“Government powerless to intervene in non-banking industry
THE GOVERNMENT HAS confirmed there is absolutely nothing it can do to save the non-London-based steel industry.
As thousands of redundancies in Redcar are followed by hundreds more in Scunthorpe, the business secretary said he wishes there was something he could do.
Sajid Javid continued: “Tragically, the industry has been hit by a perfect storm of being in the provinces, traditionally supporting Labour and not being financial services.
“Add that to us not wanting to do anything that might offend our new Chinese friends, and there’s absolutely nothing we are prepared to do.
“If only these plants manufactured something useful, like insurance derivatives supported by credit default swaps, then we’d gladly go billions into debt for them.
“But steel? What’s that even for?”
Steelworker Roy Hobbs said: “People are over mass-produced steel anyway. I’m moving into artisanal hand-beaten bronze for the hipster market.”
– From The Daily Mash (motto: “It’s news to us”).
In Tobe Hooper’s 1982 horror film ‘Poltergeist’, strange things start happening in the Freeling household which, unbeknownst to its occupants, is built, as these things invariably were in the 1980s, on ancient Indian burial ground. The TV set comes to life; glasses of milk break all by themselves; furniture starts moving of its own accord. Having spent the day watching the mounting weirdness with just her small daughter for company, Diane Freeling (JoBeth Williams) relievedly greets her husband Steven (Craig T. Nelson) as he returns home from work, and she can’t wait to share her excitement:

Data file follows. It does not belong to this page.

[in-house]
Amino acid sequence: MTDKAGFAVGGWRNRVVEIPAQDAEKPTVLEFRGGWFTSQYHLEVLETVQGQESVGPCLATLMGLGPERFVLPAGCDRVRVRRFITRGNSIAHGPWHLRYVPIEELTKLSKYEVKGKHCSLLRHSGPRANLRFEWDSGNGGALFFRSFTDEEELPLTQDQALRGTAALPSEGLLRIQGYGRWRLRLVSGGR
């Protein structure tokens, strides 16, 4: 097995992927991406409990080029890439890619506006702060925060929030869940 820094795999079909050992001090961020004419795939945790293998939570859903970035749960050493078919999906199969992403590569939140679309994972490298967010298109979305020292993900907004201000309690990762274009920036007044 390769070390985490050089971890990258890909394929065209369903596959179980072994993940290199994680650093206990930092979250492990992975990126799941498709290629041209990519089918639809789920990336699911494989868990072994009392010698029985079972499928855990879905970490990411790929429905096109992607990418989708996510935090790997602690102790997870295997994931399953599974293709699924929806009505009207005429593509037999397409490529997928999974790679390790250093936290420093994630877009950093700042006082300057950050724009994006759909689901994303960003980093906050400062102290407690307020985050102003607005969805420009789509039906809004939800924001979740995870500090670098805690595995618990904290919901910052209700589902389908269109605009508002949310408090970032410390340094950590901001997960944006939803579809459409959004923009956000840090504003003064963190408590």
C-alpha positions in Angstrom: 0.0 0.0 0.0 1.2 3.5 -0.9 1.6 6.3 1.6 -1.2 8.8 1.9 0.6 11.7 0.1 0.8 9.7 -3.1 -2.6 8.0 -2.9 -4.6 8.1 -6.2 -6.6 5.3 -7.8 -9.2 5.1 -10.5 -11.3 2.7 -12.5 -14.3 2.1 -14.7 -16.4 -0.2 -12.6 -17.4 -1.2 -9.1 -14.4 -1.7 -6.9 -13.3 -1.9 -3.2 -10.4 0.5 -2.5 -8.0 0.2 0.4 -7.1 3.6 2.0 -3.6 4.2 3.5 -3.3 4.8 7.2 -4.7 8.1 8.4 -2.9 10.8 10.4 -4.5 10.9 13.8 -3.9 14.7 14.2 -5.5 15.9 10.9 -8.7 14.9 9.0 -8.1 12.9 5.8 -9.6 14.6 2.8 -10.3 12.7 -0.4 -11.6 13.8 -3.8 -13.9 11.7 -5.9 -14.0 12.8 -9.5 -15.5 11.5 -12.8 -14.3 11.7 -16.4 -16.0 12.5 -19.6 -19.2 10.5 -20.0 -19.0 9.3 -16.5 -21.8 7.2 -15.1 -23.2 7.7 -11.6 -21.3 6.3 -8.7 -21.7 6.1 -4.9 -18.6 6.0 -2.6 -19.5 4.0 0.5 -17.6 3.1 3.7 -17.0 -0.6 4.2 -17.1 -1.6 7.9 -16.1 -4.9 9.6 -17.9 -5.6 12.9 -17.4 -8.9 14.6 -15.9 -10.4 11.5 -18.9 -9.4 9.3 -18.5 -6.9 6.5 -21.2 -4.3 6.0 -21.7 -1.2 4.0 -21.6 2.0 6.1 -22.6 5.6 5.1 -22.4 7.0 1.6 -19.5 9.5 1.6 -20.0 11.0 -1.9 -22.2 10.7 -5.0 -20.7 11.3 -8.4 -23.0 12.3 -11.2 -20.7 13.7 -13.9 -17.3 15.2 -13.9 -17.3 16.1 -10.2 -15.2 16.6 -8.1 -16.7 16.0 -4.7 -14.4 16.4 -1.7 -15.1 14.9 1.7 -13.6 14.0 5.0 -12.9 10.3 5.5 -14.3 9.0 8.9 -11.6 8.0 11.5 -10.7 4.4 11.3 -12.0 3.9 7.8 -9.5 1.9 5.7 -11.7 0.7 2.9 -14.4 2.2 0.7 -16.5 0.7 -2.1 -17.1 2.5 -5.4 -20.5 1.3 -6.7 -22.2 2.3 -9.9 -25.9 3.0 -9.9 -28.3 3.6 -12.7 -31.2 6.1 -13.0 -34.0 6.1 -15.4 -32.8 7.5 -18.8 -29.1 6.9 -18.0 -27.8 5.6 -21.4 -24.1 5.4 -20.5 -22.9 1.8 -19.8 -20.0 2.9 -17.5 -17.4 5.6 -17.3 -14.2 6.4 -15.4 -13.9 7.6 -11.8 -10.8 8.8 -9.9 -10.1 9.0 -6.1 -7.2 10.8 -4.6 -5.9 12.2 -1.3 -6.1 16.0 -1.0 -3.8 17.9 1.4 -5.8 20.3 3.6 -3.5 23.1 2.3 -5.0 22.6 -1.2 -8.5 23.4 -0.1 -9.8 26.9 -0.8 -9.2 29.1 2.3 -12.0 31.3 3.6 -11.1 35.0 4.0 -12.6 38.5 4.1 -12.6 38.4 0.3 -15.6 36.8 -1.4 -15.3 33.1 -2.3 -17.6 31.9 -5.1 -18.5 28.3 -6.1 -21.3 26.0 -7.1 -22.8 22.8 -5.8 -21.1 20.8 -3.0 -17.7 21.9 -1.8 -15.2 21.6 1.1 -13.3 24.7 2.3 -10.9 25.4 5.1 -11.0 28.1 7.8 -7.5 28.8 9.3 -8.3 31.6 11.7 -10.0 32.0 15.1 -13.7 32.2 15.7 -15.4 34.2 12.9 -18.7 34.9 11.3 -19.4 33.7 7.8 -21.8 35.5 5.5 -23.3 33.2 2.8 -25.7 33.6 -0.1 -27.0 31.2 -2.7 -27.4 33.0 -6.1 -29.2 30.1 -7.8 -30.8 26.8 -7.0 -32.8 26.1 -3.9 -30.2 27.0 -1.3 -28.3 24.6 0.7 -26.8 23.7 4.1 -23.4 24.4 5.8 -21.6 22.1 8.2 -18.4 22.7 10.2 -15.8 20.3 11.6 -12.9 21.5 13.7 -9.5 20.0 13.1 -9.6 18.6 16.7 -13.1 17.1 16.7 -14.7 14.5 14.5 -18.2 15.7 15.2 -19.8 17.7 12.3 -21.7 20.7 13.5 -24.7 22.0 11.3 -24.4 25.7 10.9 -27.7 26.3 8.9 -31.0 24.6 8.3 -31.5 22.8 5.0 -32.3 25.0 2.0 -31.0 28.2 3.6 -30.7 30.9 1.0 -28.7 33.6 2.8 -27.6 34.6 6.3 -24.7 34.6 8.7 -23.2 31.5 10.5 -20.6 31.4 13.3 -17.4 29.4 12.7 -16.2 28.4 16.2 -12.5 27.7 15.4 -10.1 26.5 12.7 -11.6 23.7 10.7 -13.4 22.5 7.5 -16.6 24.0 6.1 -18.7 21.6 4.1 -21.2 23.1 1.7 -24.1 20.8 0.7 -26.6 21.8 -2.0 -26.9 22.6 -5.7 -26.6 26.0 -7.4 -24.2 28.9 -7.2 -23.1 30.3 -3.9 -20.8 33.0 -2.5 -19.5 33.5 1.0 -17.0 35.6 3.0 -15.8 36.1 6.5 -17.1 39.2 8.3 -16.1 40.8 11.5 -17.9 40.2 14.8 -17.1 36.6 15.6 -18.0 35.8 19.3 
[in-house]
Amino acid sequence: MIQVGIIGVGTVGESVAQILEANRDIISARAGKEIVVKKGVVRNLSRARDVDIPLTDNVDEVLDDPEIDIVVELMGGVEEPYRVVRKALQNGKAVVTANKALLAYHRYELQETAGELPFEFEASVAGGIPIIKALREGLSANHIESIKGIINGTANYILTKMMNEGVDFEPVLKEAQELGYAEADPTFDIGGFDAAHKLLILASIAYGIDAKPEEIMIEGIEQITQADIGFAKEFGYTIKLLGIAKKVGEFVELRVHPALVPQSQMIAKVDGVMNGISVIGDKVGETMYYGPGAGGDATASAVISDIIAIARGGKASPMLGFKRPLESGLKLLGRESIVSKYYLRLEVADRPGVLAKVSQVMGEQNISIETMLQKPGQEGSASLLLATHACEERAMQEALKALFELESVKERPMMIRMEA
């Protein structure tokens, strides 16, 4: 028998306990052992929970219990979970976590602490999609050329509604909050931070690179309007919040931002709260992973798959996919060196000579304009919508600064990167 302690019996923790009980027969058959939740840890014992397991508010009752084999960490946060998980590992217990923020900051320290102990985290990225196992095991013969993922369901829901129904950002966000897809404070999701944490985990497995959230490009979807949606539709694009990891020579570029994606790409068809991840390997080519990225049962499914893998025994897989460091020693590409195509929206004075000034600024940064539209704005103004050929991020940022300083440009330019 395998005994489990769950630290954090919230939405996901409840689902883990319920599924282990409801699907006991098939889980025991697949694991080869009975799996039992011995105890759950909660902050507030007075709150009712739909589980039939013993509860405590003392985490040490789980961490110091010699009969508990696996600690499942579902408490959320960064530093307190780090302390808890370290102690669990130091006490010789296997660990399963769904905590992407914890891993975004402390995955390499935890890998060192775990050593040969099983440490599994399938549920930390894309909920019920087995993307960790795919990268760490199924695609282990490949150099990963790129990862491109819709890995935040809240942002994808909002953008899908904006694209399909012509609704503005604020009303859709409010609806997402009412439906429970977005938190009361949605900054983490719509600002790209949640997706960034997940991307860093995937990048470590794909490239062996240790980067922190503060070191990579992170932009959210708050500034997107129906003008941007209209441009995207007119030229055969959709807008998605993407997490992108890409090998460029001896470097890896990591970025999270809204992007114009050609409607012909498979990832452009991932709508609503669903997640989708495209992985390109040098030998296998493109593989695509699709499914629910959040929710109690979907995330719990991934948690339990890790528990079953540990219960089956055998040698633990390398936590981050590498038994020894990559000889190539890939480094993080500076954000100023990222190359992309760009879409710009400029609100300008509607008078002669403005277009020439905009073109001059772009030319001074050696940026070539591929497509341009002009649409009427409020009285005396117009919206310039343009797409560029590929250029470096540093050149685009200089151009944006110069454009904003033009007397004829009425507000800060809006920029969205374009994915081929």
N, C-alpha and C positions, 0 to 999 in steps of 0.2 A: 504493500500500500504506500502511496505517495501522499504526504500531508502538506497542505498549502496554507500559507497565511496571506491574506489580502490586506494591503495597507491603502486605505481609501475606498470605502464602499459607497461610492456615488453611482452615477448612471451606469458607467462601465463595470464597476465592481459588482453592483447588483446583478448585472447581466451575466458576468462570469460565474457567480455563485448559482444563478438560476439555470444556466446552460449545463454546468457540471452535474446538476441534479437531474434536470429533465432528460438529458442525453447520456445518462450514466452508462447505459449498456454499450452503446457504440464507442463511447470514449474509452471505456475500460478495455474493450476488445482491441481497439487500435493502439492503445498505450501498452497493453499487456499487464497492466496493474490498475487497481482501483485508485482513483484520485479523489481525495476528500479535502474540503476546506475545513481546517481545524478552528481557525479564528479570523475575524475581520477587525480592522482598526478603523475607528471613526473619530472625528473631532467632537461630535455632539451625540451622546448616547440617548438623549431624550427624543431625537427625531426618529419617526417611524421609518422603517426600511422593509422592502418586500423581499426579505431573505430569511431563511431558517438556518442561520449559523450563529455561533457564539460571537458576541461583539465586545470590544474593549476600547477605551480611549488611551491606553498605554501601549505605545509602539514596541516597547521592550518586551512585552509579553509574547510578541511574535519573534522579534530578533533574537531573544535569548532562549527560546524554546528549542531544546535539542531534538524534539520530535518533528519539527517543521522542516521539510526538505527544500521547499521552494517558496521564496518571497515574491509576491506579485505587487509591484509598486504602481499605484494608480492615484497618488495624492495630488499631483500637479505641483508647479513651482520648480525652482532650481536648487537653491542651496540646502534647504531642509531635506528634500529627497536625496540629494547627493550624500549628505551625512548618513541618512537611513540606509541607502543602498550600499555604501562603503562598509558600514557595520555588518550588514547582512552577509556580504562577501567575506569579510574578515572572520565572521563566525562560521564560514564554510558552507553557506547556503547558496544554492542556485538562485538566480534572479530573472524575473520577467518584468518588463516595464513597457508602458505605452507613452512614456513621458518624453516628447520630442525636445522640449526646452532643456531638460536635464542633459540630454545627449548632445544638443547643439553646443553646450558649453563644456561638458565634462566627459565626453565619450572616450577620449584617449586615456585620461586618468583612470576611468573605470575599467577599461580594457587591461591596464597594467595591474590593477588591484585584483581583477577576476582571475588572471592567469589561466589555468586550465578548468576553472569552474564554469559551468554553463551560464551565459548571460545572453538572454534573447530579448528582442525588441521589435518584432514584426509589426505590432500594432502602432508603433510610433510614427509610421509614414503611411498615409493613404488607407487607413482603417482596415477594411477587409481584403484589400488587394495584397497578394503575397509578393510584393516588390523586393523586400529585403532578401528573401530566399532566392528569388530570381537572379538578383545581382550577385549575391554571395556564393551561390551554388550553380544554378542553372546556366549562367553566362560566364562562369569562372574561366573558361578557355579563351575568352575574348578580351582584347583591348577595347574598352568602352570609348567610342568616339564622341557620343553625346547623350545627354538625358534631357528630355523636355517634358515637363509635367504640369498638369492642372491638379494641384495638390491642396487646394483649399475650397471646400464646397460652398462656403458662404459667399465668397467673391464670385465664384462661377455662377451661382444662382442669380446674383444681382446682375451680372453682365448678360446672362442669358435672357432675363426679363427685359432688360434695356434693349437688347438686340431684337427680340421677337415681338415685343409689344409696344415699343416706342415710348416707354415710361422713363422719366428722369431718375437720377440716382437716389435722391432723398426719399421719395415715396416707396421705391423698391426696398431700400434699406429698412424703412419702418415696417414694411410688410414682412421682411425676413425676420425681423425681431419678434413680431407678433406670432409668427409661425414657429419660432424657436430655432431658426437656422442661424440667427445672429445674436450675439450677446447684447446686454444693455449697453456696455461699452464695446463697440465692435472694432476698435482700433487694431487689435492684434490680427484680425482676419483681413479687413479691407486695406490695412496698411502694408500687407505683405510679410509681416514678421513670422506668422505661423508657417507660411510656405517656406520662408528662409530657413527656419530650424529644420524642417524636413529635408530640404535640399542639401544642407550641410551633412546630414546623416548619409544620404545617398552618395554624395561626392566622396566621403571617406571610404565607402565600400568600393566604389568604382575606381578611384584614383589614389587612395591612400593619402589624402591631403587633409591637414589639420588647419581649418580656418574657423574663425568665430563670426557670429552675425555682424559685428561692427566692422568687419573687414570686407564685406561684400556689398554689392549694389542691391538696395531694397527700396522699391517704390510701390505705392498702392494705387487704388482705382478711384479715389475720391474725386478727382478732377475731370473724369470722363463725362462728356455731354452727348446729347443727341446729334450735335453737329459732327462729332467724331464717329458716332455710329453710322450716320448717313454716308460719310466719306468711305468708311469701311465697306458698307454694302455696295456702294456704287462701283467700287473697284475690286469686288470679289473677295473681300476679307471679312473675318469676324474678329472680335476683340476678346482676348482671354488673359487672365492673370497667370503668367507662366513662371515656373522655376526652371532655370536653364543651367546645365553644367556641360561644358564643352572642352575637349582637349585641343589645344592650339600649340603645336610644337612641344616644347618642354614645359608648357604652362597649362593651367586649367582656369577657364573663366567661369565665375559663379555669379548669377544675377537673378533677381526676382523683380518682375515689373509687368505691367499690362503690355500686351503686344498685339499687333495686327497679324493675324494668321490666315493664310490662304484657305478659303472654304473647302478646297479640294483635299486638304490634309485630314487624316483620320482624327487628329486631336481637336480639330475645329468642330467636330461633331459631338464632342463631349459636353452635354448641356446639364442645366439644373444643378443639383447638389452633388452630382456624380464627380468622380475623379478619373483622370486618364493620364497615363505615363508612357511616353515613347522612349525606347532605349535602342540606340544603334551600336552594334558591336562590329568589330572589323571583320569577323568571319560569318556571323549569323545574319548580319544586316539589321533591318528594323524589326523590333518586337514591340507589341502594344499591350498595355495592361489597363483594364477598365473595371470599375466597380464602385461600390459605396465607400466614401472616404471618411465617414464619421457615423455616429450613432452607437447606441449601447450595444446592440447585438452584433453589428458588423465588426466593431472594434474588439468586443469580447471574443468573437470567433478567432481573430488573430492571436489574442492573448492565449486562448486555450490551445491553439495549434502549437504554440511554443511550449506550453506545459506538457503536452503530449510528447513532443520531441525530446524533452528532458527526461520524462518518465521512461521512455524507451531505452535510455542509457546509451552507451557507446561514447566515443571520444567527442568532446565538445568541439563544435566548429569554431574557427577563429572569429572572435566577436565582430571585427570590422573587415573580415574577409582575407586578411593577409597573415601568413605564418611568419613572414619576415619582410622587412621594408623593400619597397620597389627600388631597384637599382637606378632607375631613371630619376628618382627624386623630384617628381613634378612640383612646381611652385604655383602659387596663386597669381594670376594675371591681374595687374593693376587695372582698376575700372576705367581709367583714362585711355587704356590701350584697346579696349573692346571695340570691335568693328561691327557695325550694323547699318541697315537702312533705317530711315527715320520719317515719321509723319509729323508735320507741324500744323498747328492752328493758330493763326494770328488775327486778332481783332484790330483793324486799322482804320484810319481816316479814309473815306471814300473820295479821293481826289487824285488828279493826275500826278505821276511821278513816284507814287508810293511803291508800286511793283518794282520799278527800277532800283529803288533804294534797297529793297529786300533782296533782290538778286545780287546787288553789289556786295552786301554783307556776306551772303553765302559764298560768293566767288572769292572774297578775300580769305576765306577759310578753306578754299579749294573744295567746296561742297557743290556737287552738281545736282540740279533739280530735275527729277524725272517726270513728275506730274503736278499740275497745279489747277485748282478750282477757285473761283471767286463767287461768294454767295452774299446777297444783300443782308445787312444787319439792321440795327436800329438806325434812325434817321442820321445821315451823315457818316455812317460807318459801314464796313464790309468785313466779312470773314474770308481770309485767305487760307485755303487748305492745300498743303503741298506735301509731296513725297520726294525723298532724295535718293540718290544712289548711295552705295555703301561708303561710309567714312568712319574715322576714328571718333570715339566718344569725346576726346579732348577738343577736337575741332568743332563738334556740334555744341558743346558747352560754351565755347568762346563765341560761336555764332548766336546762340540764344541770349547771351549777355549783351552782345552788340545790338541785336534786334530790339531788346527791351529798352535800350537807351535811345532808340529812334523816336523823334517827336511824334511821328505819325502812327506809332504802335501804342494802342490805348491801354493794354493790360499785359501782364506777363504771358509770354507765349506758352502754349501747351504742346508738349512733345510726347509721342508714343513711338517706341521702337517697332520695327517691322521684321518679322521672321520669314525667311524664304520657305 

“Reach back into our past when you used to have an open mind. Remember that ? Now try to use that for the next couple of minutes.”
With that advice at hand, we’ll try and keep an open mind for the next couple of minutes.
Let’s recap on recent events.
Kobe Steel, one of Japan’s largest makers of construction equipment, saw its shares fall by 12% at the end of last month after the company issued a profits warning.
Adobe stock fell by nearly 10% earlier this month after the software company issued a profits warning.
Rare stamps dealer Stanley Gibbons saw its share price fall by 29% earlier this month after the company issued a profits warning.
WalMart stock fell by 10% on 14th October after the world’s largest retailer issued a profits warning.
Shares in the educational and erstwhile FT publishers Pearson fell by 15% last Wednesday after the company issued a profits warning.
Shares in Home Retail Group – owner of the UK’s Argos retail chain – also fell by 15% on Wednesday after the company issued a profits warning.
Shares in insulation specialist SIG fell by 21% on Thursday after the company issued a profits warning.
Motion-and-control technology company Parker-Hannifin on Thursday issued a profits warning. The company supplies parts to companies including Caterpillar, which itself issued a profits warning on Thursday.
UK bookmakers William Hill on Friday issued a profits warning.
The owner of the world’s biggest shipping line, AP Moeller-Maersk also saw its shares fall by 8% on Friday after the company issued a profits warning. (“We believe Maersk’s valuation remains attractive,” commented Goldman Sachs.)
This corporate newsflow is clearly a reflection of a buoyant global economy.
No, it’s no good. Only an investment bank could be this obtuse.
David McCreadie of Panmure Gordon tells it how it really is: